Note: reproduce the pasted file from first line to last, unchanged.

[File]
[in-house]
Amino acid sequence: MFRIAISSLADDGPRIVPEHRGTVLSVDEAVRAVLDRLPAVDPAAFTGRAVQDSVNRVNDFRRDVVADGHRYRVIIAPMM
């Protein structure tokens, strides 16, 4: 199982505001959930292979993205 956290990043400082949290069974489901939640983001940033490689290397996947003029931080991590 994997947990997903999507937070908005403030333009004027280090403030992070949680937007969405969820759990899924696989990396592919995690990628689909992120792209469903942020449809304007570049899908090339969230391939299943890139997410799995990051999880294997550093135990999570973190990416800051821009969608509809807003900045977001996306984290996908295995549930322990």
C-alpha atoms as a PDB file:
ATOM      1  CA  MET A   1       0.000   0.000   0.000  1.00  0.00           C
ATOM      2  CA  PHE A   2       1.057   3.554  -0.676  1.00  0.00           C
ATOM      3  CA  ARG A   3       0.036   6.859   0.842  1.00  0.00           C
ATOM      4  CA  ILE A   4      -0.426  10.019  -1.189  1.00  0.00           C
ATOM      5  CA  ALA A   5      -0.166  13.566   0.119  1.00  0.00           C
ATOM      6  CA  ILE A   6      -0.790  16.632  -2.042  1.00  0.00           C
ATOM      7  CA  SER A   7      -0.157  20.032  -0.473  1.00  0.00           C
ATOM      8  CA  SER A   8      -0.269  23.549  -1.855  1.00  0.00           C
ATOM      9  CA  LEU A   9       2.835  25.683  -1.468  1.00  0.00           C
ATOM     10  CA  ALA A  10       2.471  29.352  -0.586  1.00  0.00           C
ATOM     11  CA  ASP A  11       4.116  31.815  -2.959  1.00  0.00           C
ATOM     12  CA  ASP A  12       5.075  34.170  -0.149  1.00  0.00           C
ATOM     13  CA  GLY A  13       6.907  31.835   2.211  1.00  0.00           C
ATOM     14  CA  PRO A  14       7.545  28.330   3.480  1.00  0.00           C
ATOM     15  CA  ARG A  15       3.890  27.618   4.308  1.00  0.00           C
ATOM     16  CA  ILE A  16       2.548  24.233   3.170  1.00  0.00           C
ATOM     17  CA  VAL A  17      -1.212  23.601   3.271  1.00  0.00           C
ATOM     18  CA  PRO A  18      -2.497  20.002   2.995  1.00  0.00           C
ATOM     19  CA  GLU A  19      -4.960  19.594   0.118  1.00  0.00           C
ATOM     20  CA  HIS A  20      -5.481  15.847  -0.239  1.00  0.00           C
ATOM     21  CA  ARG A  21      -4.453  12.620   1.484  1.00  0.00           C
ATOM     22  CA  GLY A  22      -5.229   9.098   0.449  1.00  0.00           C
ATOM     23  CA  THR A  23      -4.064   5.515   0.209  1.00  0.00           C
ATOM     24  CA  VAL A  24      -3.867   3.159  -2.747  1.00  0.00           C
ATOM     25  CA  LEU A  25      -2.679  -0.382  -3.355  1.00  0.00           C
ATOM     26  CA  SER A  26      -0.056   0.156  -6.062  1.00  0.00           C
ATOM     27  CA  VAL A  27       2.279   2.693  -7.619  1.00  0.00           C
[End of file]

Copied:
[in-house]
Amino acid sequence: MFRIAISSLADDGPRIVPEHRGTVLSVDEAVRAVLDRLPAVDPAAFTGRAVQDSVNRVNDFRRDVVADGHRYRVIIAPMM
């Protein structure tokens, strides 16, 4: 199982505001959930292979993205 956290990043400082949290069974489901939640983001940033490689290397996947003029931080991590 994997947990997903999507937070908005403030333009004027280090403030992070949680937007969405969820759990899924696989990396592919995690990628689909992120792209469903942020449809304007570049899908090339969230391939299943890139997410799995990051999880294997550093135990999570973190990416800051821009969608509809807003900045977001996306984290996908295995549930322990």
C-alpha atoms as a PDB file:
ATOM      1  CA  MET A   1       0.000   0.000   0.000  1.00  0.00           C
ATOM      2  CA  PHE A   2       1.057   3.554  -0.676  1.00  0.00           C
ATOM      3  CA  ARG A   3       0.036   6.859   0.842  1.00  0.00           C
ATOM      4  CA  ILE A   4      -0.426  10.019  -1.189  1.00  0.00           C
ATOM      5  CA  ALA A   5      -0.166  13.566   0.119  1.00  0.00           C
ATOM      6  CA  ILE A   6      -0.790  16.632  -2.042  1.00  0.00           C
ATOM      7  CA  SER A   7      -0.157  20.032  -0.473  1.00  0.00           C
ATOM      8  CA  SER A   8      -0.269  23.549  -1.855  1.00  0.00           C
ATOM      9  CA  LEU A   9       2.835  25.683  -1.468  1.00  0.00           C
ATOM     10  CA  ALA A  10       2.471  29.352  -0.586  1.00  0.00           C
ATOM     11  CA  ASP A  11       4.116  31.815  -2.959  1.00  0.00           C
ATOM     12  CA  ASP A  12       5.075  34.170  -0.149  1.00  0.00           C
ATOM     13  CA  GLY A  13       6.907  31.835   2.211  1.00  0.00           C
ATOM     14  CA  PRO A  14       7.545  28.330   3.480  1.00  0.00           C
ATOM     15  CA  ARG A  15       3.890  27.618   4.308  1.00  0.00           C
ATOM     16  CA  ILE A  16       2.548  24.233   3.170  1.00  0.00           C
ATOM     17  CA  VAL A  17      -1.212  23.601   3.271  1.00  0.00           C
ATOM     18  CA  PRO A  18      -2.497  20.002   2.995  1.00  0.00           C
ATOM     19  CA  GLU A  19      -4.960  19.594   0.118  1.00  0.00           C
ATOM     20  CA  HIS A  20      -5.481  15.847  -0.239  1.00  0.00           C
ATOM     21  CA  ARG A  21      -4.453  12.620   1.484  1.00  0.00           C
ATOM     22  CA  GLY A  22      -5.229   9.098   0.449  1.00  0.00           C
ATOM     23  CA  THR A  23      -4.064   5.515   0.209  1.00  0.00           C
ATOM     24  CA  VAL A  24      -3.867   3.159  -2.747  1.00  0.00           C
ATOM     25  CA  LEU A  25      -2.679  -0.382  -3.355  1.00  0.00           C
ATOM     26  CA  SER A  26      -0.056   0.156  -6.062  1.00  0.00           C
ATOM     27  CA  VAL A  27       2.279   2.693  -7.619  1.00  0.00           C